Mr. Krug has a writing style that matches my own: logical, easy to follow, and full of humor. Once I started reading, I simply couldn't put the book down.
This book gives a copious amount of information about the right ways and wrong ways to design a web site. Mr. Krug easily pairs this information with live examples of sites that are online, or intranet sites in which he played a part. Interjected in this valuable information are some of the funniest barbs, observations, and comments I've heard in quite some time.
Most of the concepts in this book are straight common sense. So common, in fact, that we tend to overlook them, and consequently violate the rules. Don't worry, Mr. Krug gently points them out to you with vivid pictures and diagrams, and has you laughing while he does it. He even has a name for his business that ties in to this common sense mentality. Read the book - you'll understand...and smile.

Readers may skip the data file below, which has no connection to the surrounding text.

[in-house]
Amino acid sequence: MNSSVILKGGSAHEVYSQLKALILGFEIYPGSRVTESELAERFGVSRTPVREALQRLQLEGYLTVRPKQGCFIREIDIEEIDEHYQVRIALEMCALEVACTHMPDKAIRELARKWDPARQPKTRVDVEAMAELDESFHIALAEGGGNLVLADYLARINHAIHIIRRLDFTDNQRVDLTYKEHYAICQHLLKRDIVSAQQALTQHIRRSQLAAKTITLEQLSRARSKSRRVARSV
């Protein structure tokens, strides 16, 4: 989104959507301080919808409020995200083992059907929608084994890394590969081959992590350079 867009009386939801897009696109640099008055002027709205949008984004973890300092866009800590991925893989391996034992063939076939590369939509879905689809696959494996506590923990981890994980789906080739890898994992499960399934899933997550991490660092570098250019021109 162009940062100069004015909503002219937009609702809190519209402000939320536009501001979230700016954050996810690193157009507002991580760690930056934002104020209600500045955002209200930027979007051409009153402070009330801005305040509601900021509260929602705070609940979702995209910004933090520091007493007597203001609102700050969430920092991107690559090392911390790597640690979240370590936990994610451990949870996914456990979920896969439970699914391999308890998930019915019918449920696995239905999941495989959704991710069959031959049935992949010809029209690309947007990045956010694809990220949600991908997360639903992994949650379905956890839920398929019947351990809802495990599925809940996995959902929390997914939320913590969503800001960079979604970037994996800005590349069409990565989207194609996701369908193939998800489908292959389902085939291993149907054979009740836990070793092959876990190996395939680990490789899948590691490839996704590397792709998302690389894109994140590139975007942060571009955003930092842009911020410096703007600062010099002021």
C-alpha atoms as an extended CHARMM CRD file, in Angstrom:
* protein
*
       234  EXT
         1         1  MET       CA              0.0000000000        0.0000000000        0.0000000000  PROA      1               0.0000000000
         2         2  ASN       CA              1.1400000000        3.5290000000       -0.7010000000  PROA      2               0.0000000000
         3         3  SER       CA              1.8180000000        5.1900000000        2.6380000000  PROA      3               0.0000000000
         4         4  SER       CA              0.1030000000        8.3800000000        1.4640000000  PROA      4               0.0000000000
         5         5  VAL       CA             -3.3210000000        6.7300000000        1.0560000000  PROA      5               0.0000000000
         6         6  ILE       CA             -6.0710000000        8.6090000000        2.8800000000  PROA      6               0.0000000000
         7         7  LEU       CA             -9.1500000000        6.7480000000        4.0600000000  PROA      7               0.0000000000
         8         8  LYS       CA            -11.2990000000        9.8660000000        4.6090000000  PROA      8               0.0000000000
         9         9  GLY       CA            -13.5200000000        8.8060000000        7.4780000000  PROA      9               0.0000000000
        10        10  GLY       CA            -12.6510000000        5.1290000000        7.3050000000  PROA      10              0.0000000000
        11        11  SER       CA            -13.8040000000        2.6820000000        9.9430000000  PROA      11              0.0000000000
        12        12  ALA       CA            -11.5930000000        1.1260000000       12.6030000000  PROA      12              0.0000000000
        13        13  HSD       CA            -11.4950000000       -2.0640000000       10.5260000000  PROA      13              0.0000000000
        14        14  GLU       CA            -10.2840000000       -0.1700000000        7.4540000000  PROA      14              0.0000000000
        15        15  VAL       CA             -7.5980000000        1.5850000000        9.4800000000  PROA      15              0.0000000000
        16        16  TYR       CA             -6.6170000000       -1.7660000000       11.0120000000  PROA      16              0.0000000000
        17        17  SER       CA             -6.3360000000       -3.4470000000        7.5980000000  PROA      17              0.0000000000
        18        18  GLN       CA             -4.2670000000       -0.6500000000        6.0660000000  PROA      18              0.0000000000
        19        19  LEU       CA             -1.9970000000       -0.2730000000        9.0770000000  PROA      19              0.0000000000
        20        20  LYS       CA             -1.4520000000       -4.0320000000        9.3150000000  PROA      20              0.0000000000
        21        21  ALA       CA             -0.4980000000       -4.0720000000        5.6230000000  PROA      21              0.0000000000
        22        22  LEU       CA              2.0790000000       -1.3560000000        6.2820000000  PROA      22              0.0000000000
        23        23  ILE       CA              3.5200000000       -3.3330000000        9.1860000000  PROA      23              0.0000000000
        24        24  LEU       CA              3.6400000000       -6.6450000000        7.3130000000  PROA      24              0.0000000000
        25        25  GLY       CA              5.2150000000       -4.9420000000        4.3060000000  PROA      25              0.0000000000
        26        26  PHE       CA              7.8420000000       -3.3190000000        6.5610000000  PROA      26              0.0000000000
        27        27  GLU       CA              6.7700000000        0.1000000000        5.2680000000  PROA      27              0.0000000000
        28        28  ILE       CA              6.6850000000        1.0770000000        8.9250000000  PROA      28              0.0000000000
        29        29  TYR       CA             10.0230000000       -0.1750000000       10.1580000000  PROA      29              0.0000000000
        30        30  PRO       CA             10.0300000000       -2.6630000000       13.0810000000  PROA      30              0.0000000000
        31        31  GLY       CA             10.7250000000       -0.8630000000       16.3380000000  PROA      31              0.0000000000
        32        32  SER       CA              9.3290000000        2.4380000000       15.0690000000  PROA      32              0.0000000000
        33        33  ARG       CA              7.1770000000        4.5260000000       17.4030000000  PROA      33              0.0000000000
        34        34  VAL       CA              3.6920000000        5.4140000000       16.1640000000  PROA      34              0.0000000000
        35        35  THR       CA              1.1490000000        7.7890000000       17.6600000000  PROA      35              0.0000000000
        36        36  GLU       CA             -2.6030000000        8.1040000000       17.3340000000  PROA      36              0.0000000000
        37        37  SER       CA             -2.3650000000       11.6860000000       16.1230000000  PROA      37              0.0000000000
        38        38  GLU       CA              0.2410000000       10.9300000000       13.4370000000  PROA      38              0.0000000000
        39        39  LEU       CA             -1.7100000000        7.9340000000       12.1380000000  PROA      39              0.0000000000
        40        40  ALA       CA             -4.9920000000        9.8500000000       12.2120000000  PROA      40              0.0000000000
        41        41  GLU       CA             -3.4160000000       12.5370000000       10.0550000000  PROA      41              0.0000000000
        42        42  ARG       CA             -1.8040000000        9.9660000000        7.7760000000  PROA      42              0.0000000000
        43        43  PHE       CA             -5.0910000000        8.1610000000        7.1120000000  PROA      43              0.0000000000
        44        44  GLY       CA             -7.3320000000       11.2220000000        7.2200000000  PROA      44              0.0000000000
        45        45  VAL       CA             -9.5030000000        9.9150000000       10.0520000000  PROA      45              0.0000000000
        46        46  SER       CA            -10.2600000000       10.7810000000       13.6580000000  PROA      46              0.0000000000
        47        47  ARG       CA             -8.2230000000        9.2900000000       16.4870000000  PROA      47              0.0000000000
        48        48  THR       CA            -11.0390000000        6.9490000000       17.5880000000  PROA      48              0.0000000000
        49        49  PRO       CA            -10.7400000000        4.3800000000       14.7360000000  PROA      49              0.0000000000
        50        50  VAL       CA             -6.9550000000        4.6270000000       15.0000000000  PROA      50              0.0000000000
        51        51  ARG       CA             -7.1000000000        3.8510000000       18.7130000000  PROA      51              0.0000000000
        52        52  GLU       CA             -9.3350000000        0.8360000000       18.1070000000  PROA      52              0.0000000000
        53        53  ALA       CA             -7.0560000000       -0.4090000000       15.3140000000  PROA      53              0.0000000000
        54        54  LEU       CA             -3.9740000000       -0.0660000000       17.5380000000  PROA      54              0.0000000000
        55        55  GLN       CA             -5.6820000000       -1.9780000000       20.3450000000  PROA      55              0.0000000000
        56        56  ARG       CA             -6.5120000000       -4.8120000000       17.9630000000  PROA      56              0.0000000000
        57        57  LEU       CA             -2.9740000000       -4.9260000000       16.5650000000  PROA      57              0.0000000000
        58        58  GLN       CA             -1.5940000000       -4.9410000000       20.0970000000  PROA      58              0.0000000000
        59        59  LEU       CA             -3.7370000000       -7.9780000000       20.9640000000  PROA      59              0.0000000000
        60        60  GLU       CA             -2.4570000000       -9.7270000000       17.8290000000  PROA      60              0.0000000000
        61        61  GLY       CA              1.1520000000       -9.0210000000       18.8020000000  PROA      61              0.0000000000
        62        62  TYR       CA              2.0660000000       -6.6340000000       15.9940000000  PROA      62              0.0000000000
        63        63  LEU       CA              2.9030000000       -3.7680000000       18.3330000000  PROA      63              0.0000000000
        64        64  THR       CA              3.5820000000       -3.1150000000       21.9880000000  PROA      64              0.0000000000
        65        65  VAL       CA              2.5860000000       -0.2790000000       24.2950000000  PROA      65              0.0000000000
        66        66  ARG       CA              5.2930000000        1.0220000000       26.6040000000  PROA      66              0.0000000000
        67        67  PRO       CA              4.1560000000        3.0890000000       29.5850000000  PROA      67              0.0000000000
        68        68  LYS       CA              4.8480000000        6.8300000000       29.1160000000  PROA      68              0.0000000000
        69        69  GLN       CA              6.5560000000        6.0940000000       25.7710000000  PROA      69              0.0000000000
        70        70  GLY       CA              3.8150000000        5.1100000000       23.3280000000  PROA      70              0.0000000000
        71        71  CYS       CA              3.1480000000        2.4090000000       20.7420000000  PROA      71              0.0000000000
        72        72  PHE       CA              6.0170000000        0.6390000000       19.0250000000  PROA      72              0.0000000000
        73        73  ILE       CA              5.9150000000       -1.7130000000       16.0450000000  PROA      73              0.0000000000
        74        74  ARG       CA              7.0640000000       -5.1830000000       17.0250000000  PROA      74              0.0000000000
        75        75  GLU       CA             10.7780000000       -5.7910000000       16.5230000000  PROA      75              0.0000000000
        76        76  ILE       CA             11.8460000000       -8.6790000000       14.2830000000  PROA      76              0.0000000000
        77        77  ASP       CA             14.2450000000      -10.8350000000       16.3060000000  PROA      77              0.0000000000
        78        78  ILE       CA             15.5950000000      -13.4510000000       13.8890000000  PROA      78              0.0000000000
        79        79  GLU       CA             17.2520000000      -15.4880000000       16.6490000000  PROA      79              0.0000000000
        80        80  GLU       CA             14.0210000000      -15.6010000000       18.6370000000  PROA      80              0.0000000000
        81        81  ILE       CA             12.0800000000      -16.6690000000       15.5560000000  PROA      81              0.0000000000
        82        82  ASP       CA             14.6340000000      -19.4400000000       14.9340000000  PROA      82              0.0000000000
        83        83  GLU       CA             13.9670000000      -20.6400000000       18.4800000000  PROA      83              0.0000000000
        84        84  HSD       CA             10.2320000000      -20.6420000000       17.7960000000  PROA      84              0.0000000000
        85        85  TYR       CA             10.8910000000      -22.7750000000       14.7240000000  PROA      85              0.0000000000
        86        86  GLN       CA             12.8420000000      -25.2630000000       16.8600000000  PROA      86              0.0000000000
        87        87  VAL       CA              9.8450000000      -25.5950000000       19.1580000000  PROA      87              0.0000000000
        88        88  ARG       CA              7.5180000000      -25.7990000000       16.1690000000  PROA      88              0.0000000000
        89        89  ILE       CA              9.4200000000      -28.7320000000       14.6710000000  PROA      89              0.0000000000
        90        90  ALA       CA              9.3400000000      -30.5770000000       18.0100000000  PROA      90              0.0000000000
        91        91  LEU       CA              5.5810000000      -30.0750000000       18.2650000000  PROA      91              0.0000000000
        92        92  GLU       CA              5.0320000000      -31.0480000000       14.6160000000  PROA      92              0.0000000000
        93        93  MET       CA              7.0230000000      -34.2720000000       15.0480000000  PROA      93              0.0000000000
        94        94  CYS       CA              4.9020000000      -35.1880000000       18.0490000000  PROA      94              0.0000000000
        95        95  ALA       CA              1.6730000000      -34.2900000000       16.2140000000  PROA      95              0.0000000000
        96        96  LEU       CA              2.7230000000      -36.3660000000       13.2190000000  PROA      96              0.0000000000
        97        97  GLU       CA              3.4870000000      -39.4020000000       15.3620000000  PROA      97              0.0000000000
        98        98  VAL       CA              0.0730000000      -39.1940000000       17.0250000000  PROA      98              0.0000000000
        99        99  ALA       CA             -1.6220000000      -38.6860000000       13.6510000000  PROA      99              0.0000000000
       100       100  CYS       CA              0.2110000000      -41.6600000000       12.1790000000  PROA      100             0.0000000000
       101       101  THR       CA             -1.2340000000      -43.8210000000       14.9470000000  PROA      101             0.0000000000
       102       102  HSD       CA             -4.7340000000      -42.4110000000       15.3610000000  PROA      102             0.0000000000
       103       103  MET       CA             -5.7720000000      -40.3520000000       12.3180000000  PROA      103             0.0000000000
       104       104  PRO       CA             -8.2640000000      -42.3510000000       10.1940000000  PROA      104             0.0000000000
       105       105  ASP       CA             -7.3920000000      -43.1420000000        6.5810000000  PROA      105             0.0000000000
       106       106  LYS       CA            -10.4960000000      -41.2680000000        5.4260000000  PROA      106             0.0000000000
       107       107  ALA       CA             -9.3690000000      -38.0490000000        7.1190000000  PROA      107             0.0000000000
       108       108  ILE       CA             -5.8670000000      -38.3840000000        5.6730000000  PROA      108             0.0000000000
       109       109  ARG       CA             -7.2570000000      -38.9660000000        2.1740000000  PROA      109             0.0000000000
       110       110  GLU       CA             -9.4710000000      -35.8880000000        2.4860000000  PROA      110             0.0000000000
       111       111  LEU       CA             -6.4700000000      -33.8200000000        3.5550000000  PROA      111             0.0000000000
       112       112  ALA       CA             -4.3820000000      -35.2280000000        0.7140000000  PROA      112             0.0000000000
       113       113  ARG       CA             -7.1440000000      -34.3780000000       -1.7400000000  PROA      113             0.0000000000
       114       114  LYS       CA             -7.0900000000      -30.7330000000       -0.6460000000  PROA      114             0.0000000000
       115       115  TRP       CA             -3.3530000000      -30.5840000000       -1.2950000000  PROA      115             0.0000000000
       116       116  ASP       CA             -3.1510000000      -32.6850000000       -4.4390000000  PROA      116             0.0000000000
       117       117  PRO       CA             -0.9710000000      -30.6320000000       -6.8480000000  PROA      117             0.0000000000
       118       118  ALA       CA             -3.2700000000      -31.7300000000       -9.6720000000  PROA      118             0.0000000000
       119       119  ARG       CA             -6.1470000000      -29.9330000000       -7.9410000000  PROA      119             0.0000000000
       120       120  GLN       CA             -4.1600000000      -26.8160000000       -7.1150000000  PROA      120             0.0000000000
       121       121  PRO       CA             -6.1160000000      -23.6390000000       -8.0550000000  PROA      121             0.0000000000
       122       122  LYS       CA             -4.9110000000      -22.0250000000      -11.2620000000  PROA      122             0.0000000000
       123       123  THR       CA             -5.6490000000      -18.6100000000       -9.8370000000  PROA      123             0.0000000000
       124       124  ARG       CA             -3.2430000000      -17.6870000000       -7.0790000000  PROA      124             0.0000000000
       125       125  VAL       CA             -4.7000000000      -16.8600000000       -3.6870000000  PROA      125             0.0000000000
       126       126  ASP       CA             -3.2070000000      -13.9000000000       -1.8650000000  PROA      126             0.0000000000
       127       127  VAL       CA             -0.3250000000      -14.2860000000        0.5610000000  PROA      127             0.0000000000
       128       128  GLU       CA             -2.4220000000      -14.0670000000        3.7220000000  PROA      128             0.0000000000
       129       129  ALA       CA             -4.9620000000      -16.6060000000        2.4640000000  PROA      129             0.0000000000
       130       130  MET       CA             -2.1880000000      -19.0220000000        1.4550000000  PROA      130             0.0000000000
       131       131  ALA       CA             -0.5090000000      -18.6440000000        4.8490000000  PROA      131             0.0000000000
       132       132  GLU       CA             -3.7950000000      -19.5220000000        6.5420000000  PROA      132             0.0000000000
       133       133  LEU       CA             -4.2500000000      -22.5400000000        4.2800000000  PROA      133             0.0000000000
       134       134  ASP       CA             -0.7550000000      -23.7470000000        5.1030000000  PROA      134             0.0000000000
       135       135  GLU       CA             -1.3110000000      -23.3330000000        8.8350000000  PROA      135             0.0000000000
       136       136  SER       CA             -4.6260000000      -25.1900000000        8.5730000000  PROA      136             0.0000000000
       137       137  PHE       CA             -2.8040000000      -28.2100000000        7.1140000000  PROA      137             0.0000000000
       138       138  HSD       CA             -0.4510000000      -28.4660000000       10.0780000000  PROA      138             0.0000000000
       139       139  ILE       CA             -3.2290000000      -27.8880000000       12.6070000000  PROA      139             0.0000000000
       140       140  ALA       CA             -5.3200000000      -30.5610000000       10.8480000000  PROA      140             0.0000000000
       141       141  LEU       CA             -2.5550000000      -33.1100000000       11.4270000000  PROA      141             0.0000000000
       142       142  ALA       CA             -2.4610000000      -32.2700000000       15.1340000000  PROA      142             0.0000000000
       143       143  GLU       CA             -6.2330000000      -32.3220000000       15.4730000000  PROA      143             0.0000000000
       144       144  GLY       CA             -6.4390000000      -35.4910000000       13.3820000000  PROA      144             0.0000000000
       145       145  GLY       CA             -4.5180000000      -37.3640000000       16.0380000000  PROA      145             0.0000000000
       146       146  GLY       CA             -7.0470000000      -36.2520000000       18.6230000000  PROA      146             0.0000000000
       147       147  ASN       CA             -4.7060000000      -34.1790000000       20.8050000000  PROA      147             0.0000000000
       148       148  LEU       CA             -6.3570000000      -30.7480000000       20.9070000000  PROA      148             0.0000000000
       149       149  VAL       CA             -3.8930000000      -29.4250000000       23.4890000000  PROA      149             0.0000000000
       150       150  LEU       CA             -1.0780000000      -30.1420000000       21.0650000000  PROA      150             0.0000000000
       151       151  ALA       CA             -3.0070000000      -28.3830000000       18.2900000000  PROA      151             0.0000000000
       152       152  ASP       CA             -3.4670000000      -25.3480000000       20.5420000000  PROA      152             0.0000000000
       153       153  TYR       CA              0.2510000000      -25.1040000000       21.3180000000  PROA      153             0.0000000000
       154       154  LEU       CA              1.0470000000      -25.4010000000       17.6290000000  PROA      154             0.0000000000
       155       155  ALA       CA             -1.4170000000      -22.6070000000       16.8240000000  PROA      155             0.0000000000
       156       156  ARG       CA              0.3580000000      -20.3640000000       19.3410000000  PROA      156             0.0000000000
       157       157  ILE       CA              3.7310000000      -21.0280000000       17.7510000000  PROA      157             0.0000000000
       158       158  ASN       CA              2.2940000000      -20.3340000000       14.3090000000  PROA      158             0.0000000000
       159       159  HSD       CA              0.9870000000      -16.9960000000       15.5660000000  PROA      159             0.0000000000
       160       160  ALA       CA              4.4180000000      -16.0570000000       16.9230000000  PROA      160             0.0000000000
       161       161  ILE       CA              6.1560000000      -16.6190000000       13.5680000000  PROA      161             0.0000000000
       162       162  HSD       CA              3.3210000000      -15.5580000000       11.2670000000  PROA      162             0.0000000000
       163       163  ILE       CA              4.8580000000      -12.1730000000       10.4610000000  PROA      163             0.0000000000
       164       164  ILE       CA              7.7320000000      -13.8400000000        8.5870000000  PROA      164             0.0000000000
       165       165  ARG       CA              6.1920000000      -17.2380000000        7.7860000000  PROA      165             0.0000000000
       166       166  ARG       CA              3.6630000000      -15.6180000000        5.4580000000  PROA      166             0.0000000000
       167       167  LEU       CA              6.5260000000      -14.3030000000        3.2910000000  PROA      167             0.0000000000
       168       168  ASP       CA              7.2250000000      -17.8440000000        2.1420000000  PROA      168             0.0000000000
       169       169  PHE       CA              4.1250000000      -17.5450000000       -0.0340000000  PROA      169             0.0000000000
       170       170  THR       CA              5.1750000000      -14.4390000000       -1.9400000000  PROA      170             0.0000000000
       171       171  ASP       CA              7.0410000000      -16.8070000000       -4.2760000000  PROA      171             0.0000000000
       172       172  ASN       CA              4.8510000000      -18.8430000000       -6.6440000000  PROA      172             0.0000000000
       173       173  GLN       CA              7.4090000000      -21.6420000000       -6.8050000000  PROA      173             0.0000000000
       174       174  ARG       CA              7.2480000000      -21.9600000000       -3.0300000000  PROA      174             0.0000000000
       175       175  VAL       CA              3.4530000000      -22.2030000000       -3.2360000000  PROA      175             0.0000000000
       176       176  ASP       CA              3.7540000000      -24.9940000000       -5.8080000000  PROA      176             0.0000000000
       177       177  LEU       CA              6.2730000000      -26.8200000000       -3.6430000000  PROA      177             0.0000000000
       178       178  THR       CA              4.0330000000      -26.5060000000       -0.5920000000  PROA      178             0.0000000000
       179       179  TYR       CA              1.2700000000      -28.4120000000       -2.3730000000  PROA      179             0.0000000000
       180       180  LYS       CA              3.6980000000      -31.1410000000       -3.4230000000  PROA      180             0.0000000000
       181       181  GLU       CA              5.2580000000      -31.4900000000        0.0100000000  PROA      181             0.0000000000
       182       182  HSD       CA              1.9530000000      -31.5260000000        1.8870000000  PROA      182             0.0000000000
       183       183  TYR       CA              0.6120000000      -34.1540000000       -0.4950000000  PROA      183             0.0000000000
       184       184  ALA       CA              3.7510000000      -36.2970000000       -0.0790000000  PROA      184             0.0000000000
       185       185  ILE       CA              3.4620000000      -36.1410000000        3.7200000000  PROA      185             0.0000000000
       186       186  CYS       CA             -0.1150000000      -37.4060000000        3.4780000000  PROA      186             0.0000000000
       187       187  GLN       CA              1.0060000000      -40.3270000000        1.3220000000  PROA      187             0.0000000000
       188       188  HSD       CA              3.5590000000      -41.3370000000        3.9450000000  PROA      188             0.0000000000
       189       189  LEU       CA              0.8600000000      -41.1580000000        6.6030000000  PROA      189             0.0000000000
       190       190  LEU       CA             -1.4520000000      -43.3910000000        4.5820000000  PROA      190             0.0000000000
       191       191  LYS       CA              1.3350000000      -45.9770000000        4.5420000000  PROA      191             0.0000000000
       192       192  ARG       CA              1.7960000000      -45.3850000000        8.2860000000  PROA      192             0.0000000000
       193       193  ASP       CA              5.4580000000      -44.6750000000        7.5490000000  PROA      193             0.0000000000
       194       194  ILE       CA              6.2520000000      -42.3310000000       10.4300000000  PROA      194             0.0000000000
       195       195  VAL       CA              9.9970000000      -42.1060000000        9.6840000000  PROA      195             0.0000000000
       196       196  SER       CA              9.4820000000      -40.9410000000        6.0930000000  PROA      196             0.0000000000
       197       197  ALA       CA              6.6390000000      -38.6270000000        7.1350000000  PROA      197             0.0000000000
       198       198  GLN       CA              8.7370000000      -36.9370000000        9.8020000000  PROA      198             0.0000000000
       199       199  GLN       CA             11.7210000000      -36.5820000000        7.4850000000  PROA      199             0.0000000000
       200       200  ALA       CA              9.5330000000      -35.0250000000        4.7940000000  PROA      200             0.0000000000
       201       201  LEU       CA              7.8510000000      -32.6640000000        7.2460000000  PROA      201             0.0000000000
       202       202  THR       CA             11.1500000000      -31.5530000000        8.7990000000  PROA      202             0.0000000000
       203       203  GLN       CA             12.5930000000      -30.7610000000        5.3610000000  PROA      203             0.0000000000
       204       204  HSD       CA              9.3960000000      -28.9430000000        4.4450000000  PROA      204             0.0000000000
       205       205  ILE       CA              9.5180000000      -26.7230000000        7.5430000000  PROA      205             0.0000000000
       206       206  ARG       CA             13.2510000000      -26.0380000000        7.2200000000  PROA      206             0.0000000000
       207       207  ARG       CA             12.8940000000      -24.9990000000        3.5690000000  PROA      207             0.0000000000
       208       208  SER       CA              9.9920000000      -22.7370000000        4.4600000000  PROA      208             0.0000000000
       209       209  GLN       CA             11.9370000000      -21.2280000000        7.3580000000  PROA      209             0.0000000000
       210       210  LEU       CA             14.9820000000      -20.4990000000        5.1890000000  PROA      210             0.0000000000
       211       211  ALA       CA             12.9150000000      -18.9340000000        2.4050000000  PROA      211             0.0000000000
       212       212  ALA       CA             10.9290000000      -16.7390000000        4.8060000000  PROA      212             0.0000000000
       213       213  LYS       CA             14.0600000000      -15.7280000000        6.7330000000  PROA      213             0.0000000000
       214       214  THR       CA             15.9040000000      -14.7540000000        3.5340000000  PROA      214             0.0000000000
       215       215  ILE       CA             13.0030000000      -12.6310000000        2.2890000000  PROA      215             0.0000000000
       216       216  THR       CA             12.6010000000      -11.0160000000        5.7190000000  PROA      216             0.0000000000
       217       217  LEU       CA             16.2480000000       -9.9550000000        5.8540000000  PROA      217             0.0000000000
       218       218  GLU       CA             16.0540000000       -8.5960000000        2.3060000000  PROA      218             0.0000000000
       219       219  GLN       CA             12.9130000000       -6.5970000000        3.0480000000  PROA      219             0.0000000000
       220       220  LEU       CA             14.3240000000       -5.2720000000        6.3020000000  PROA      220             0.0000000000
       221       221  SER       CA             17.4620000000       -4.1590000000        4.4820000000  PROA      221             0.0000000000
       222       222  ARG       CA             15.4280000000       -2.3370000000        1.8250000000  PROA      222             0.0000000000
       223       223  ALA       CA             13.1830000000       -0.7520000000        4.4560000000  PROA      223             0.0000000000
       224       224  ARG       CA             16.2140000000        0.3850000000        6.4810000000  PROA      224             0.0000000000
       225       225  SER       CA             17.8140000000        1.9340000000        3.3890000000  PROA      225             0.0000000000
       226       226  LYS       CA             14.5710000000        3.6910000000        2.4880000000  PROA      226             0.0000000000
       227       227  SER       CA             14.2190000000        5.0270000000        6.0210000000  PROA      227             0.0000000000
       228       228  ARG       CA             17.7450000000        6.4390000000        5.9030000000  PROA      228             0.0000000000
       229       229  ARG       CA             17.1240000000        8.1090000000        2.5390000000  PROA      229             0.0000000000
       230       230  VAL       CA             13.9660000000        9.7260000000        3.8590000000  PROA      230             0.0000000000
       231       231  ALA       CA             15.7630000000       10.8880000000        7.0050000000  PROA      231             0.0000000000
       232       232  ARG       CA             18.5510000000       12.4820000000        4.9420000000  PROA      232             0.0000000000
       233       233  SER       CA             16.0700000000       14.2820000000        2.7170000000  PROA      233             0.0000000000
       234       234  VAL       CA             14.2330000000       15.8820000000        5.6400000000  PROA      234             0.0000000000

Want to know what billboards and roadsigns in Los Angeles and Boston have to do with web design? Read the book. You'll soon discover yourself critiqing road signs and such in the area of town you live. Department stores will become a library of examples on how to organize and display information. And you'll always, ALWAYS find yourself analyzing web sites that you already frequent, and pointing out what works and what could be improved upon.
One question: are you a scanner or reader? You'll find out once you read this book. And then you'll be amazed at the accuracy of what Mr. Krug has said and what you actually do when you're on the web.